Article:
While you may be bravely striding down the path of managing and growing your businesses, there may come a time when you need to form strategic alliances for your business.
Given the current state of business today, competitive pressures are forcing companies to come-up with imaginative ways to enhance brand identity, connect with customers and attract top-notch employees. Companies, both big and small, are teaming up more today than ever before to enhance their competitiveness in the marketplace and keep pace with the rapid changes of technological innovation. More than 20,000 corporate alliances have been formed worldwide over the past two years. According to studies by Booz, Allen & Hamilton, the number of alliances in the United States has grown by 25 percent each year since 1987.
What are Strategic Alliances?
A strategic alliance is an arrangement between two companies that combine resources to gain additional business. Strategic alliances are formed when one company alone cannot fill the gap in serving the needs of the marketplace. It involves two companies that pool together expertise and resources to enter new markets, share financial risks and get products and services to market faster.
Some strategic alliances are formal written agreements; others are informal as a handshake. With the Internet, some alliances are entered into after several email exchanges, even without the physical meeting of the parties concerned. Some alliances involve sharing of resources and an exchange of funds; or sharing of traffic between two dot.coms; others are as simple as a cooperative marketing arrangement. Whatever their structure, one goal prevails: strategic alliances are opportunities for small businesses to accomplish things that would otherwise take much more money or staff time.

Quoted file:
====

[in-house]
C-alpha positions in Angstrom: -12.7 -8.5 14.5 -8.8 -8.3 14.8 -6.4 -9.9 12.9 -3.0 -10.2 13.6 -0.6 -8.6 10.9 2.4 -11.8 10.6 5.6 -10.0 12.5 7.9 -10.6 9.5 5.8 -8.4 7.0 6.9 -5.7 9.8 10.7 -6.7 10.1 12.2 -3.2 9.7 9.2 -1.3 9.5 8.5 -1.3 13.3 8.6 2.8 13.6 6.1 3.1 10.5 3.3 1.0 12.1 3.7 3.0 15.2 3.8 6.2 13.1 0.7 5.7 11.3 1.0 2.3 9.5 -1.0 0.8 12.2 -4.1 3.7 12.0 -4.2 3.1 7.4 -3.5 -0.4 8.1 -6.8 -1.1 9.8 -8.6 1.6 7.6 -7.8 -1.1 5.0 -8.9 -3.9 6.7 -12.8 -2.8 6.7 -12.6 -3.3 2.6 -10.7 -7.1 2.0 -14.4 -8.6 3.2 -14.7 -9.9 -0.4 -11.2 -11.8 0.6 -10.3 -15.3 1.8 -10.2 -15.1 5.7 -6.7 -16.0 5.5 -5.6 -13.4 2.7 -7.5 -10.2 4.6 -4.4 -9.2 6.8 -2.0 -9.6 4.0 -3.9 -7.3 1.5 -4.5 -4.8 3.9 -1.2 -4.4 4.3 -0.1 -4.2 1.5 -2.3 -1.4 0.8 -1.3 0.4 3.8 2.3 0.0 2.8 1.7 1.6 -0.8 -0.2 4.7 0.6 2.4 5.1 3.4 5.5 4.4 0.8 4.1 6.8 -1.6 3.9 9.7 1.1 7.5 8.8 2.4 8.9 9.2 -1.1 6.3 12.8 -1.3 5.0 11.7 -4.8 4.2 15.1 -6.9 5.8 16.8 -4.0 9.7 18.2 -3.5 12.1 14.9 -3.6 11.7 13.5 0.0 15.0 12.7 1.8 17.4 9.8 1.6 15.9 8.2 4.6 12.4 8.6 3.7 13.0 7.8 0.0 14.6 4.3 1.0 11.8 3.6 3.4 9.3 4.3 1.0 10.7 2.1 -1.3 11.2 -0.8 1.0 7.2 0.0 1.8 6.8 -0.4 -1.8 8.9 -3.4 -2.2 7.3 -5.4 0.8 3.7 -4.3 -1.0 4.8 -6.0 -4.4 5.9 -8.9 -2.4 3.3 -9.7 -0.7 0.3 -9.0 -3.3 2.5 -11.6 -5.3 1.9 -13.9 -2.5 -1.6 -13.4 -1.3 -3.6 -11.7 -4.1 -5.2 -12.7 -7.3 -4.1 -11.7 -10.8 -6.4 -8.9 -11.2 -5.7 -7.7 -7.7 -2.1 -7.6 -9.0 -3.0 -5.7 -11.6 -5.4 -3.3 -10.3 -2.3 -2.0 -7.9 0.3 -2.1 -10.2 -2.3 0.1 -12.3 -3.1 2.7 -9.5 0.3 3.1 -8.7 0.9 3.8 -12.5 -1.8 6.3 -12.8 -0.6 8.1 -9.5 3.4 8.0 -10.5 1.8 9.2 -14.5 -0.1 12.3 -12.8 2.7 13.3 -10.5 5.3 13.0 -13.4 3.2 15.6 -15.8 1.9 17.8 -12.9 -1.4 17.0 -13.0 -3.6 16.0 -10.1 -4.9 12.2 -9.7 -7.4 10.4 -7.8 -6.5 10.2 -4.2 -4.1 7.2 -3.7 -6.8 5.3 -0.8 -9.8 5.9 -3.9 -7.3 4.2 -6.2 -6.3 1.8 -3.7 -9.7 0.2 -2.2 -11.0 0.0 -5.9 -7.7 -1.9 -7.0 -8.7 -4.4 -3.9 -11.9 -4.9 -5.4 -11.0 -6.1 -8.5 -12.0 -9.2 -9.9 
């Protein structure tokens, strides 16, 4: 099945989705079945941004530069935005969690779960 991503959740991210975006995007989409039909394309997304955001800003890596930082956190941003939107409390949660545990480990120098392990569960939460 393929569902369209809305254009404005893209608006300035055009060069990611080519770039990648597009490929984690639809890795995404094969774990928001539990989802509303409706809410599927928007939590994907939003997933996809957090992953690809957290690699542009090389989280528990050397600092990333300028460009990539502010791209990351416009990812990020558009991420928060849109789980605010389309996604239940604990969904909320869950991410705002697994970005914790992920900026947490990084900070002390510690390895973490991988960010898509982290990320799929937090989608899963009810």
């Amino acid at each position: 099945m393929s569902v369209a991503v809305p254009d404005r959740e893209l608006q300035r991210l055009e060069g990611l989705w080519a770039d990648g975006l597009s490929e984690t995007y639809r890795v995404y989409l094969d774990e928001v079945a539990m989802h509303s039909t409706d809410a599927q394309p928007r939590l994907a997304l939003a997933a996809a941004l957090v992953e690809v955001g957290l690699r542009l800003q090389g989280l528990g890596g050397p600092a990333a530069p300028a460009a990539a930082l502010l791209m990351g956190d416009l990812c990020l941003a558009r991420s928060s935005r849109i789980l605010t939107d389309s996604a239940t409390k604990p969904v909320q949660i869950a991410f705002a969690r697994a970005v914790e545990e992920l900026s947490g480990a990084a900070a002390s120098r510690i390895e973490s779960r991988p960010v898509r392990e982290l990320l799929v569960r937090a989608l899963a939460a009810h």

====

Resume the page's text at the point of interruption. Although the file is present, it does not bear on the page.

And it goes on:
Small business owners, with their limited resources and marketing reach, could benefit from cooperative arrangements with other organization and business entities. Joining forces with another organization can allow your business to finance certain services or production functions by sharing expertise, assets, expenses, and risk without necessarily incurring cash debt or trading equity. For small businesses, strategic alliances often consist of simple “bartering” with customers, suppliers, and even competitors.
How to Build Strategic Alliances
Here are several ways that you can build strategic alliances, joint ventures, and collaborate with another person or company to bring added value, revenue, traffic and/or expertise into your business.
Partner with a Key Customer
If you are selling a substantial amount of your product to one company, it is best to explore opportunities for strategic alliances between your organizations. Your goal is to preserve the relationship — imagine the possible devastating effects of losing your single biggest account. Cementing the relationship into a long-term formal alliance will help mitigate the risk of losing your biggest customer and market.
Partner with a Brand Leader
When considering strategic partners, most small businesses will benefit from alliances that add value and prestige, not just money, through sheer association alone. If a brand leader wishes to join forces with you – a “small fry” – grab the offer immediately! Your networking ability plays a major role in locating and investigating strategic partnering opportunities. Business association with a well-recognized industry name can generate immediate credibility for you. It can be likened to receiving a stamp of approval from the best in the industry. Even if the partnership does not offer direct financial remuneration, you can leverage your formal association with the brand leader in the advertising and marketing for your company.